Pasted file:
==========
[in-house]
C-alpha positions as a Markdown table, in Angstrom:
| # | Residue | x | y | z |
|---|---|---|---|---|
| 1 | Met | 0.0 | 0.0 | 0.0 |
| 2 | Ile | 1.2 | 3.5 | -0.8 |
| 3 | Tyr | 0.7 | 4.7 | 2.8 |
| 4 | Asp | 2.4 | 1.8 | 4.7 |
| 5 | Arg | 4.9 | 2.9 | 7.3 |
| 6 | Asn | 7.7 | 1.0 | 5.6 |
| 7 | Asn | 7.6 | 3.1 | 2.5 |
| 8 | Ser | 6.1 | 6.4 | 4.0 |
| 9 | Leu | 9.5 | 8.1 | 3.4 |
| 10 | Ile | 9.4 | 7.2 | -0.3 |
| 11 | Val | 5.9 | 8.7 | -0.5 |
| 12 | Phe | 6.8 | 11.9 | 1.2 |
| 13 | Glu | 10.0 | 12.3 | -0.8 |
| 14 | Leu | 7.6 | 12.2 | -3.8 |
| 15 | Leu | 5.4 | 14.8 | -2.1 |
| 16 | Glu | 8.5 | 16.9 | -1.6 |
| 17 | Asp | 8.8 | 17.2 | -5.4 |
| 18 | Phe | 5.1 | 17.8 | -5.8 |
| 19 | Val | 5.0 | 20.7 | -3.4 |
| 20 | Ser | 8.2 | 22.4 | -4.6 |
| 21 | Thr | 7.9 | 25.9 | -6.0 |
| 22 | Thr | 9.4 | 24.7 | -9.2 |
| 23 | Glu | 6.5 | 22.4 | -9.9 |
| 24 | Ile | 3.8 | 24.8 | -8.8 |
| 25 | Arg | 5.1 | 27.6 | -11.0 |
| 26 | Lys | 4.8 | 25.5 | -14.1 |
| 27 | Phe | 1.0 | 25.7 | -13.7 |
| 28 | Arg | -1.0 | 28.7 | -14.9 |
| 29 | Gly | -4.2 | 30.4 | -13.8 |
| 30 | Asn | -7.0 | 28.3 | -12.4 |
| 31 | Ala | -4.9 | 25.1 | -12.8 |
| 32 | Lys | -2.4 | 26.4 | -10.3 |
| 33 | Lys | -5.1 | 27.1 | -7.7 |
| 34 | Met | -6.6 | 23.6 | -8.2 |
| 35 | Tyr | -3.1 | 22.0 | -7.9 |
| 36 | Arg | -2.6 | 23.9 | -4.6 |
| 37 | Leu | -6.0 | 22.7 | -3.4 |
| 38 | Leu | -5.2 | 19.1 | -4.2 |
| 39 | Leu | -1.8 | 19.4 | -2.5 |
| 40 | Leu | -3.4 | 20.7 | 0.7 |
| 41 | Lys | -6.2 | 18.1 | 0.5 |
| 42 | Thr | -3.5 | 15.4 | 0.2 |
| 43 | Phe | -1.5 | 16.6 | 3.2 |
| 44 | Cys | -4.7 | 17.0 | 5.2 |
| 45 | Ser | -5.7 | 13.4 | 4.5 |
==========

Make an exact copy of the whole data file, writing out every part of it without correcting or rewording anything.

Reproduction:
[in-house]
C-alpha positions as a Markdown table, in Angstrom:
| # | Residue | x | y | z |
|---|---|---|---|---|
| 1 | Met | 0.0 | 0.0 | 0.0 |
| 2 | Ile | 1.2 | 3.5 | -0.8 |
| 3 | Tyr | 0.7 | 4.7 | 2.8 |
| 4 | Asp | 2.4 | 1.8 | 4.7 |
| 5 | Arg | 4.9 | 2.9 | 7.3 |
| 6 | Asn | 7.7 | 1.0 | 5.6 |
| 7 | Asn | 7.6 | 3.1 | 2.5 |
| 8 | Ser | 6.1 | 6.4 | 4.0 |
| 9 | Leu | 9.5 | 8.1 | 3.4 |
| 10 | Ile | 9.4 | 7.2 | -0.3 |
| 11 | Val | 5.9 | 8.7 | -0.5 |
| 12 | Phe | 6.8 | 11.9 | 1.2 |
| 13 | Glu | 10.0 | 12.3 | -0.8 |
| 14 | Leu | 7.6 | 12.2 | -3.8 |
| 15 | Leu | 5.4 | 14.8 | -2.1 |
| 16 | Glu | 8.5 | 16.9 | -1.6 |
| 17 | Asp | 8.8 | 17.2 | -5.4 |
| 18 | Phe | 5.1 | 17.8 | -5.8 |
| 19 | Val | 5.0 | 20.7 | -3.4 |
| 20 | Ser | 8.2 | 22.4 | -4.6 |
| 21 | Thr | 7.9 | 25.9 | -6.0 |
| 22 | Thr | 9.4 | 24.7 | -9.2 |
| 23 | Glu | 6.5 | 22.4 | -9.9 |
| 24 | Ile | 3.8 | 24.8 | -8.8 |
| 25 | Arg | 5.1 | 27.6 | -11.0 |
| 26 | Lys | 4.8 | 25.5 | -14.1 |
| 27 | Phe | 1.0 | 25.7 | -13.7 |
| 28 | Arg | -1.0 | 28.7 | -14.9 |
| 29 | Gly | -4.2 | 30.4 | -13.8 |
| 30 | Asn | -7.0 | 28.3 | -12.4 |
| 31 | Ala | -4.9 | 25.1 | -12.8 |
| 32 | Lys | -2.4 | 26.4 | -10.3 |
| 33 | Lys | -5.1 | 27.1 | -7.7 |
| 34 | Met | -6.6 | 23.6 | -8.2 |
| 35 | Tyr | -3.1 | 22.0 | -7.9 |
| 36 | Arg | -2.6 | 23.9 | -4.6 |
| 37 | Leu | -6.0 | 22.7 | -3.4 |
| 38 | Leu | -5.2 | 19.1 | -4.2 |
| 39 | Leu | -1.8 | 19.4 | -2.5 |
| 40 | Leu | -3.4 | 20.7 | 0.7 |
| 41 | Lys | -6.2 | 18.1 | 0.5 |
| 42 | Thr | -3.5 | 15.4 | 0.2 |
| 43 | Phe | -1.5 | 16.6 | 3.2 |
| 44 | Cys | -4.7 | 17.0 | 5.2 |
| 45 | Ser | -5.7 | 13.4 | 4.5 |